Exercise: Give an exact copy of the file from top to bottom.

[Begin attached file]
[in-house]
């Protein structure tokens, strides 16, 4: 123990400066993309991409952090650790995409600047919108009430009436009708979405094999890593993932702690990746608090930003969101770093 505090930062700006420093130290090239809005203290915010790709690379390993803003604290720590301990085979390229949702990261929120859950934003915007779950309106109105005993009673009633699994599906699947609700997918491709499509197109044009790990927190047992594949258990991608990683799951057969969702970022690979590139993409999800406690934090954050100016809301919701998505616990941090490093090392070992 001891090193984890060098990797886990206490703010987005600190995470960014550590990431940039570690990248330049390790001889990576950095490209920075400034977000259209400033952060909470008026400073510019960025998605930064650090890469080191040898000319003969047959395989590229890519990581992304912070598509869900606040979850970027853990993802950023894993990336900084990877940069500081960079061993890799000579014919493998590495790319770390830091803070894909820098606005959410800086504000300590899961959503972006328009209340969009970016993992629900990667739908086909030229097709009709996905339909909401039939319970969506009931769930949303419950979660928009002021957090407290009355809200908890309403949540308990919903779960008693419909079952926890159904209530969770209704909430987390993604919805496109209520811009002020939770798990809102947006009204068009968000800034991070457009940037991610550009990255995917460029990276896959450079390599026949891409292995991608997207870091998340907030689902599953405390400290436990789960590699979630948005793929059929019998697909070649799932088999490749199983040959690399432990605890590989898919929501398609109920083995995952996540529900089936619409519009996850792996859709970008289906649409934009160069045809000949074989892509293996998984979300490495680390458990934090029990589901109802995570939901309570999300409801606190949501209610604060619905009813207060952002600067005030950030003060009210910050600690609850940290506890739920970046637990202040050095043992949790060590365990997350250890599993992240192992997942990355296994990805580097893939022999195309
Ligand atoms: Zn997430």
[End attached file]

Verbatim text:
[in-house]
């Protein structure tokens, strides 16, 4: 123990400066993309991409952090650790995409600047919108009430009436009708979405094999890593993932702690990746608090930003969101770093 505090930062700006420093130290090239809005203290915010790709690379390993803003604290720590301990085979390229949702990261929120859950934003915007779950309106109105005993009673009633699994599906699947609700997918491709499509197109044009790990927190047992594949258990991608990683799951057969969702970022690979590139993409999800406690934090954050100016809301919701998505616990941090490093090392070992 001891090193984890060098990797886990206490703010987005600190995470960014550590990431940039570690990248330049390790001889990576950095490209920075400034977000259209400033952060909470008026400073510019960025998605930064650090890469080191040898000319003969047959395989590229890519990581992304912070598509869900606040979850970027853990993802950023894993990336900084990877940069500081960079061993890799000579014919493998590495790319770390830091803070894909820098606005959410800086504000300590899961959503972006328009209340969009970016993992629900990667739908086909030229097709009709996905339909909401039939319970969506009931769930949303419950979660928009002021957090407290009355809200908890309403949540308990919903779960008693419909079952926890159904209530969770209704909430987390993604919805496109209520811009002020939770798990809102947006009204068009968000800034991070457009940037991610550009990255995917460029990276896959450079390599026949891409292995991608997207870091998340907030689902599953405390400290436990789960590699979630948005793929059929019998697909070649799932088999490749199983040959690399432990605890590989898919929501398609109920083995995952996540529900089936619409519009996850792996859709970008289906649409934009160069045809000949074989892509293996998984979300490495680390458990934090029990589901109802995570939901309570999300409801606190949501209610604060619905009813207060952002600067005030950030003060009210910050600690609850940290506890739920970046637990202040050095043992949790060590365990997350250890599993992240192992997942990355296994990805580097893939022999195309
Ligand atoms: Zn997430």